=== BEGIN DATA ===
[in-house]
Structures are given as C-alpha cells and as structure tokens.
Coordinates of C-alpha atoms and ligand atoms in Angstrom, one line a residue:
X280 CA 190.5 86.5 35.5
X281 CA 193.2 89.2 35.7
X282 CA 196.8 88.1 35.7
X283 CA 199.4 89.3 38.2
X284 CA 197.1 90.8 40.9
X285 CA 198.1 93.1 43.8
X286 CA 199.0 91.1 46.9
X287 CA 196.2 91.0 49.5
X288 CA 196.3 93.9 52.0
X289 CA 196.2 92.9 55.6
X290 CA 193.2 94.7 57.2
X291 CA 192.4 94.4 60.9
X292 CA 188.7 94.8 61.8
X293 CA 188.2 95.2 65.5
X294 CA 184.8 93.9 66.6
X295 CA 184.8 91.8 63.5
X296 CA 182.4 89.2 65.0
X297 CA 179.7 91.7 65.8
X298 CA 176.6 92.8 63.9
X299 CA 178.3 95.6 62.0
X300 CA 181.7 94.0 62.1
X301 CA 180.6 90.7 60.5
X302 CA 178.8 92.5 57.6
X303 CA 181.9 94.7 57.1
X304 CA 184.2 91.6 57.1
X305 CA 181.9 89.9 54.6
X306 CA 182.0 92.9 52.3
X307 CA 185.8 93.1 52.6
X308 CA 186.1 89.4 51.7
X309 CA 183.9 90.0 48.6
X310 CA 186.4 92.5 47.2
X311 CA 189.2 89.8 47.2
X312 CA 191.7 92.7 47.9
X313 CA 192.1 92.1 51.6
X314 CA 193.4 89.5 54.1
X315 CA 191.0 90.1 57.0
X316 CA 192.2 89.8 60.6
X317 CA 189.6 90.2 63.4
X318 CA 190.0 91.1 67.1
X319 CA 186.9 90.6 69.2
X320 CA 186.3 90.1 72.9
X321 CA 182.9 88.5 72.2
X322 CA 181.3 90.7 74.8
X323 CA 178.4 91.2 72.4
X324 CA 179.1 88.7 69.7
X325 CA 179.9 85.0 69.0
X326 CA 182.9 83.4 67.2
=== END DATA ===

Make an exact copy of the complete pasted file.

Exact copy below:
[in-house]
Structures are given as C-alpha cells and as structure tokens.
Coordinates of C-alpha atoms and ligand atoms in Angstrom, one line a residue:
X280 CA 190.5 86.5 35.5
X281 CA 193.2 89.2 35.7
X282 CA 196.8 88.1 35.7
X283 CA 199.4 89.3 38.2
X284 CA 197.1 90.8 40.9
X285 CA 198.1 93.1 43.8
X286 CA 199.0 91.1 46.9
X287 CA 196.2 91.0 49.5
X288 CA 196.3 93.9 52.0
X289 CA 196.2 92.9 55.6
X290 CA 193.2 94.7 57.2
X291 CA 192.4 94.4 60.9
X292 CA 188.7 94.8 61.8
X293 CA 188.2 95.2 65.5
X294 CA 184.8 93.9 66.6
X295 CA 184.8 91.8 63.5
X296 CA 182.4 89.2 65.0
X297 CA 179.7 91.7 65.8
X298 CA 176.6 92.8 63.9
X299 CA 178.3 95.6 62.0
X300 CA 181.7 94.0 62.1
X301 CA 180.6 90.7 60.5
X302 CA 178.8 92.5 57.6
X303 CA 181.9 94.7 57.1
X304 CA 184.2 91.6 57.1
X305 CA 181.9 89.9 54.6
X306 CA 182.0 92.9 52.3
X307 CA 185.8 93.1 52.6
X308 CA 186.1 89.4 51.7
X309 CA 183.9 90.0 48.6
X310 CA 186.4 92.5 47.2
X311 CA 189.2 89.8 47.2
X312 CA 191.7 92.7 47.9
X313 CA 192.1 92.1 51.6
X314 CA 193.4 89.5 54.1
X315 CA 191.0 90.1 57.0
X316 CA 192.2 89.8 60.6
X317 CA 189.6 90.2 63.4
X318 CA 190.0 91.1 67.1
X319 CA 186.9 90.6 69.2
X320 CA 186.3 90.1 72.9
X321 CA 182.9 88.5 72.2
X322 CA 181.3 90.7 74.8
X323 CA 178.4 91.2 72.4
X324 CA 179.1 88.7 69.7
X325 CA 179.9 85.0 69.0
X326 CA 182.9 83.4 67.2